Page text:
Ending Elder Homelessness, One Case at a Time
Mark D. Hinderlie, The
On most afternoons, you will find a quiet woman sitting in the back of the room at Hearth Inc.'s Ruggles Street Affordable Assisted Living facility with a smile on her face. If she knows you, she'll wave her hand, say "Hi" and ask you how you're doing.
For 25 years, she was a daily presence at the Women's Lunch Place. She is known well to the staff at the Pine Street Inn where she slept in a chair in the lobby for several years because of her fear of elevators. Her face is also familiar to those at the Boston Emergency Shelter Commission and to Mayor Thomas Menino, who met her during the annual homeless census. But until this past March, the 66-year-old African-American woman did not have a place she felt safe enough to call home and was one of many homeless elders living on the streets of Boston.
To the US Department of Housing and Urban Development, this woman is part of a recent success story. A few weeks ago, the department reported that national homelessness had dropped 30 percent between 2005 and 2007 based on statistics gathered each year from more than 3,800 cities and counties. The officials credit much of the decline to the "housing first" strategy, which aims to place the chronically homeless into permanent homes. That is exactly the Hearth Inc. philosophy that found this woman a comfortable place to live in Roxbury.
A stable home with supportive services made it possible for her to address her many medical problems (degenerative joint disease, diabetes, asthma, chronic pulmonary disease, and a recent leg fracture) as well as bouts with paranoia and delusion. Now, after five months, she is thriving.
Hearth, a small Boston agency dedicated to ending elder homelessness, provides her with the personal care, emotional support, medical care management, housekeeping, laundry, and meal preparation she needs help with. She has a level of comfort and happiness radically different from her life of so many years on the streets. She lives there with others with very different stories and backgrounds who have found, at last, a home of their own.
You don't become homeless for no reason.
The factors leading to elder homelessness are numerous and complex. Most homeless or at-risk elders live on very low, fixed incomes in Boston's high-cost housing market. They are often too frail to maintain employment. Many times, a senior's ill health results in the loss of a job and a bank account drained by medical expenses. They are left to subsist on Social Security payments, which at an average of $732 a month can't cover rent, heat, transportation, food, medicine, and other necessities. A lack of family support also can precipitate homelessness, and not just for geographic reasons either; many of our residents have family issues that result in long-term estrangements.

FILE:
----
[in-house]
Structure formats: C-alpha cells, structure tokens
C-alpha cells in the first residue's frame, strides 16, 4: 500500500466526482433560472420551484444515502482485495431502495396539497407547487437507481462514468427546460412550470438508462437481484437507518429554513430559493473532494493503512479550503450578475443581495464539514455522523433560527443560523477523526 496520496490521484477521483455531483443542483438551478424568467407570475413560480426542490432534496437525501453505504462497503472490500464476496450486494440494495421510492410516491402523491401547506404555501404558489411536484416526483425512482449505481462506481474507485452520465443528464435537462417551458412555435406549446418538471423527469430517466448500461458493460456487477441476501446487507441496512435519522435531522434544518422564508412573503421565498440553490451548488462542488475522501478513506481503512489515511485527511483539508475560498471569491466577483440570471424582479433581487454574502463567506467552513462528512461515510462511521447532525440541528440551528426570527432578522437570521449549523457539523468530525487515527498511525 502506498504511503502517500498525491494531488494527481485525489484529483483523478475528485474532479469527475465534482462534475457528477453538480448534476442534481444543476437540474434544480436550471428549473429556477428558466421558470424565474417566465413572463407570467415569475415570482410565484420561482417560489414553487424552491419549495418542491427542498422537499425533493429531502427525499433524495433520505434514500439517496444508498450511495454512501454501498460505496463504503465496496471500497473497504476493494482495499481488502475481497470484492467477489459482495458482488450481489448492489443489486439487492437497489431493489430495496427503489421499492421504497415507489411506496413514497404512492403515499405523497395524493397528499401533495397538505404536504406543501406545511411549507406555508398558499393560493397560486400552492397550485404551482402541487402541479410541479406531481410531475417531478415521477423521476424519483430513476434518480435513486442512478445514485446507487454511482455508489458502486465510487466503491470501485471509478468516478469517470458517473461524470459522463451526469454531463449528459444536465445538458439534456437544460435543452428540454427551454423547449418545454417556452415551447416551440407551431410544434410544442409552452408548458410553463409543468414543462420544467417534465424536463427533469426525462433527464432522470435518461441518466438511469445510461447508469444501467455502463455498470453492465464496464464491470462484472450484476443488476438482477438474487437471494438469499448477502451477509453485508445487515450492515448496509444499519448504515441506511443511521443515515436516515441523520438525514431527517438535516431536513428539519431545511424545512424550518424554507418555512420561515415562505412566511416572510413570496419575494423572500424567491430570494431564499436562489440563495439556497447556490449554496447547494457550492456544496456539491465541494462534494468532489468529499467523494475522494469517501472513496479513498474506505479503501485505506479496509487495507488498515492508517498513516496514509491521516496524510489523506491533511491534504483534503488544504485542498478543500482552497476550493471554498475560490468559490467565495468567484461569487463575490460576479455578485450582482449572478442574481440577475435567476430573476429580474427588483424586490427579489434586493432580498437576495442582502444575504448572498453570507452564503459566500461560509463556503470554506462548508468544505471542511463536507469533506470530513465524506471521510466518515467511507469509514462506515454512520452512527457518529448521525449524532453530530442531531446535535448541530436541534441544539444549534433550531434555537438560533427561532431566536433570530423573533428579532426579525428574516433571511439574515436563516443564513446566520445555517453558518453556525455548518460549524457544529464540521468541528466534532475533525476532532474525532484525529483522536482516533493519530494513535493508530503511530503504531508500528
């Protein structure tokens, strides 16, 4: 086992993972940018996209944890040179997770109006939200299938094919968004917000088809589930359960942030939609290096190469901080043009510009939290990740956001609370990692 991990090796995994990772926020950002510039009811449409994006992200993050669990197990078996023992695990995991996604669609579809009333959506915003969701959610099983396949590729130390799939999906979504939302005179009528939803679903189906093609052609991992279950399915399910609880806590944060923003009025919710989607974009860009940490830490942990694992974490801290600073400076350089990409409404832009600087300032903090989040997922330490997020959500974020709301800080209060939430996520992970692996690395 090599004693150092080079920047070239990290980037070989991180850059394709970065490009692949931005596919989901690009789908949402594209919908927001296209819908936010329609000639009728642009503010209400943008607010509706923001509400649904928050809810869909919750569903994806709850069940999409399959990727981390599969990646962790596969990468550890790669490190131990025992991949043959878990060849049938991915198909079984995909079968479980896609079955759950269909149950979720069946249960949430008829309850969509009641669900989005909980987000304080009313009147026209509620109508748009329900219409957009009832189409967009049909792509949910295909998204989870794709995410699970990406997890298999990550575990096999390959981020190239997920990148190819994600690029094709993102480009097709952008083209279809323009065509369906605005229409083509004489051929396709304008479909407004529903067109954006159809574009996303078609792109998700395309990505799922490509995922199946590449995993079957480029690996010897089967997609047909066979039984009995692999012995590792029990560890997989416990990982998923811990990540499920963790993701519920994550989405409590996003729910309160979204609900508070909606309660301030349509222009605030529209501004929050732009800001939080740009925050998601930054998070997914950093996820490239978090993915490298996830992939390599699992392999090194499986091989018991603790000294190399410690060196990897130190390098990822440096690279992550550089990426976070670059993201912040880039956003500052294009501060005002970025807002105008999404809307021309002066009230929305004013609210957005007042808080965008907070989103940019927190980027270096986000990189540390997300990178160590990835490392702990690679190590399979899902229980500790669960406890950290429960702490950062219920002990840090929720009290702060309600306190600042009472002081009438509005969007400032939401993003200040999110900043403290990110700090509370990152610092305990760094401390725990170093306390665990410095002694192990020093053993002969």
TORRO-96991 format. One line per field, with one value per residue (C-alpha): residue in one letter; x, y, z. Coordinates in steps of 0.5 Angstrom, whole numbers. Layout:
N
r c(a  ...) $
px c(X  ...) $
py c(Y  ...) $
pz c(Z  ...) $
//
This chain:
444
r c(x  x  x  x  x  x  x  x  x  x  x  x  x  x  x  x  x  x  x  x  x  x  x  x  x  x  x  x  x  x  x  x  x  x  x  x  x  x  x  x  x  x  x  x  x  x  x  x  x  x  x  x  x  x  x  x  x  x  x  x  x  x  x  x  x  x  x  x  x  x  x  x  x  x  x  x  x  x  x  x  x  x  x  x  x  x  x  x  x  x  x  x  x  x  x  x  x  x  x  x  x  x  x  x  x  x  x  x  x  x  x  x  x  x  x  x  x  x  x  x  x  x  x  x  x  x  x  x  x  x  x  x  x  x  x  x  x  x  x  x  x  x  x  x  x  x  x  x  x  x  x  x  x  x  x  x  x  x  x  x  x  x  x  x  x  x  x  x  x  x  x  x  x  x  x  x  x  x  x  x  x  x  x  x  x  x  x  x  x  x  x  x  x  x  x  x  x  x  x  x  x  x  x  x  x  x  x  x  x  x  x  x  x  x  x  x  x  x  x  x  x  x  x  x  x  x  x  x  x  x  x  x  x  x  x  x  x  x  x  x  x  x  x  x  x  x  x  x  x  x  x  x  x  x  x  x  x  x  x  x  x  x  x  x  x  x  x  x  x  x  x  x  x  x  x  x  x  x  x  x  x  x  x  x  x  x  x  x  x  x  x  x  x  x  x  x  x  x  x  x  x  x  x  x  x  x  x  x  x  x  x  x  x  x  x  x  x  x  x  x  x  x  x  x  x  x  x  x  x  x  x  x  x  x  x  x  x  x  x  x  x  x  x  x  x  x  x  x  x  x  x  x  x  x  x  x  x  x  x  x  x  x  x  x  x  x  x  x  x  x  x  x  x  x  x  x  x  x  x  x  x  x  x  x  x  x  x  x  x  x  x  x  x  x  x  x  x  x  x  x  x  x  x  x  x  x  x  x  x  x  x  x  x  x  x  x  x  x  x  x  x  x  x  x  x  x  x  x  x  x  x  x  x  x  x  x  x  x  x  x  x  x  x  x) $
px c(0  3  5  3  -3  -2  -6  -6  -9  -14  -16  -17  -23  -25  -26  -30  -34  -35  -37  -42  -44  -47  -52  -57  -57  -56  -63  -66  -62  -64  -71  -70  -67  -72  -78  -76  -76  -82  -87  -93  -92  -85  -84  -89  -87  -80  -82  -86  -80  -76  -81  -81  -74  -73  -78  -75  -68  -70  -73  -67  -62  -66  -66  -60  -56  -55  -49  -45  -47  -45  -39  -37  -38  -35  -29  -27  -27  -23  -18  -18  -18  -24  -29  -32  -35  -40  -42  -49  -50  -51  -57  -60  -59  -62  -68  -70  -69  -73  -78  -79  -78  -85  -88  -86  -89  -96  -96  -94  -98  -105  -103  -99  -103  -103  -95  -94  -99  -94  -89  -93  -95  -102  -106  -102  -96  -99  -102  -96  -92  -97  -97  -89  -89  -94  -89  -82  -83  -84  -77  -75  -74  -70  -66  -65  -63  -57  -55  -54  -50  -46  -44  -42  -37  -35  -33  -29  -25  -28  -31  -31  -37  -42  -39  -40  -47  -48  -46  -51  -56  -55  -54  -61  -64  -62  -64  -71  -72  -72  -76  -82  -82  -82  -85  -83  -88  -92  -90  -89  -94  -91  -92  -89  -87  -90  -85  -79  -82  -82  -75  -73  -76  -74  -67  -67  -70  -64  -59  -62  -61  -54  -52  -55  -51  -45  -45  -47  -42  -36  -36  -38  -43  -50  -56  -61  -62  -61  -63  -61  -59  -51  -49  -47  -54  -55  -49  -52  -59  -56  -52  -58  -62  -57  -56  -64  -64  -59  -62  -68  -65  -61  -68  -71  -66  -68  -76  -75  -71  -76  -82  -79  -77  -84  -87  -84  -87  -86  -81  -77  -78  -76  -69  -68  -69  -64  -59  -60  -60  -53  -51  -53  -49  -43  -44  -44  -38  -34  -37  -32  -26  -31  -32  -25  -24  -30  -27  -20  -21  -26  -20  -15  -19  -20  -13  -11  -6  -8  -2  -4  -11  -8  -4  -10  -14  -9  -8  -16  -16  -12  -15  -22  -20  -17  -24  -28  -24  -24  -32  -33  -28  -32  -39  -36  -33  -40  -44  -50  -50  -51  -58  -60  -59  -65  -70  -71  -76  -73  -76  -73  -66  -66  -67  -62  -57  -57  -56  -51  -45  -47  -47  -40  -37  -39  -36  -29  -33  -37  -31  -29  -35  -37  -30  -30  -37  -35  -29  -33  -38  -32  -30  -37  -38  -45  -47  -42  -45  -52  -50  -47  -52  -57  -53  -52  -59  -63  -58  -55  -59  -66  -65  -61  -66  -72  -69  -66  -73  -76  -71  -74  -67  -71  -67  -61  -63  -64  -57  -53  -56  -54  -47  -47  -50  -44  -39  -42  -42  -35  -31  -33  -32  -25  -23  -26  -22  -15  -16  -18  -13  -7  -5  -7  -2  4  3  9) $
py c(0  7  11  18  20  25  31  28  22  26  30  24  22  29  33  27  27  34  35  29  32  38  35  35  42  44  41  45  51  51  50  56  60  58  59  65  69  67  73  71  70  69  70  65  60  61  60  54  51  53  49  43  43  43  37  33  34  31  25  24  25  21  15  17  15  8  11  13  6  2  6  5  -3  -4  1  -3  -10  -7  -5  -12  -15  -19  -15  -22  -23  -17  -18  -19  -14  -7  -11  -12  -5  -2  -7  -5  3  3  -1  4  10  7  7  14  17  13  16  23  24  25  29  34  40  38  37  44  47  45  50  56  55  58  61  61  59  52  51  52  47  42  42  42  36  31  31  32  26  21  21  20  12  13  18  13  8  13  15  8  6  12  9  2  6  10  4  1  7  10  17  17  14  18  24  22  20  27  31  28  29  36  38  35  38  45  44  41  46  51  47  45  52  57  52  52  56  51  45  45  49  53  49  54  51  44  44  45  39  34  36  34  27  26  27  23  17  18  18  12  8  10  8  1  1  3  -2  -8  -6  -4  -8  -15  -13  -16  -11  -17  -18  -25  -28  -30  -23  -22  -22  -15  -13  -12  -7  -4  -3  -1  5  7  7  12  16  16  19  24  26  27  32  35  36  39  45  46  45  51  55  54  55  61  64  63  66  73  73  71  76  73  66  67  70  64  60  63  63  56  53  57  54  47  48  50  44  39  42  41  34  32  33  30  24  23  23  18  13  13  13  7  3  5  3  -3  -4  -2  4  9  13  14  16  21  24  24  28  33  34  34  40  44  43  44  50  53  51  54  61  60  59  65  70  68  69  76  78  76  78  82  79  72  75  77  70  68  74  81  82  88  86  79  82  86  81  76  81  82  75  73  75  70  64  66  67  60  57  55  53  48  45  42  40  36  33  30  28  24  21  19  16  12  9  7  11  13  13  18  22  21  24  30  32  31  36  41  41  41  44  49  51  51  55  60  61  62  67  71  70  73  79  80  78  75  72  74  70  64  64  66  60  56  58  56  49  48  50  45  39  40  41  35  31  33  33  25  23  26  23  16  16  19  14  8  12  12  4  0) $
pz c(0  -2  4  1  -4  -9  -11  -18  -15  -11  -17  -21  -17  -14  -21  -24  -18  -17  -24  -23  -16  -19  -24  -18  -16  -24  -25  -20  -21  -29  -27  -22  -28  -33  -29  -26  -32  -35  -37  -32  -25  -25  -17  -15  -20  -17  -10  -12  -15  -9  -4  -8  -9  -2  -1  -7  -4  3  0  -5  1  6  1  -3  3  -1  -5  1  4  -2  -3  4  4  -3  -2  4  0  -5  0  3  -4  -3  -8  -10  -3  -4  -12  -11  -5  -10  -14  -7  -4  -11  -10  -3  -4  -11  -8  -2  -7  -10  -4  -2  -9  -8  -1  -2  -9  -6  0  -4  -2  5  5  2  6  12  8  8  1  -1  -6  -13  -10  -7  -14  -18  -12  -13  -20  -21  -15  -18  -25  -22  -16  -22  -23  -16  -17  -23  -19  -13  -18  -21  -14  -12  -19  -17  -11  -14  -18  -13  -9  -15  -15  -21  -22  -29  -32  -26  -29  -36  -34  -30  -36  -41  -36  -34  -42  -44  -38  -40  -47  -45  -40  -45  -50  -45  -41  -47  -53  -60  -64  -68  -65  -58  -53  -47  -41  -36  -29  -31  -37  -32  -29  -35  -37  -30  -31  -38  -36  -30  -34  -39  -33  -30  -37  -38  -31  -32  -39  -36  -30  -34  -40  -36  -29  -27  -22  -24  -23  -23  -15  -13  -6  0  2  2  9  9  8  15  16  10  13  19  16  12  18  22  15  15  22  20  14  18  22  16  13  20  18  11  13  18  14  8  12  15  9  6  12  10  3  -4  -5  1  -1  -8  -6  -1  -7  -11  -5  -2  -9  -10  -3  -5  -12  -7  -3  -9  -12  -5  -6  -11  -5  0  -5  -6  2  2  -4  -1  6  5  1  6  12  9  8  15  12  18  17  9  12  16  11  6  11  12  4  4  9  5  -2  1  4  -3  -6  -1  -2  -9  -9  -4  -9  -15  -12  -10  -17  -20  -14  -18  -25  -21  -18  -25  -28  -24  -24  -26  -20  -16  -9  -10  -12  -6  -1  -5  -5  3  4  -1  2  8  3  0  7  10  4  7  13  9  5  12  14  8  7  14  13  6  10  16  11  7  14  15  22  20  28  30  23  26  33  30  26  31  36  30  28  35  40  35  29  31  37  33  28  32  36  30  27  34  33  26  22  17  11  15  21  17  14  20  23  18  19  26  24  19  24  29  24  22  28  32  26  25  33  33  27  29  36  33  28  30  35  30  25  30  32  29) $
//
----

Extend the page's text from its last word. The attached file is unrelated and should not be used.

Another problem is that all too often elders with chronic conditions are placed in costly nursing homes, receiving far more care than they need while losing their independence. It doesn't have to be this way.
Homeless and at-risk seniors face unique challenges not fully addressed by solutions to family homelessness, which tend to focus on job skills and asset development. Since its 1991 inception, Hearth has found permanent homes for 1,300 homeless elders. Hearth now has seven residences in the South End, Roxbury, Dorchester, Brookline, and Jamaica Plain, and has become a model to like-minded organizations in Los Angeles and Minneapolis.
If we truly want to end homelessness, we need to address the reasons people become homeless and figure out a strategy that works for all those reasons.
Recent articles on homelessness have identified what we believe is the correct strategy: providing housing coupled with the services people need to remain housed. Moreover, both our experience in Boston and the recent HUD report documenting the success of the renewed national focus on ending homelessness suggest we know how to do it, if we can find the political will and financial resources to do so.
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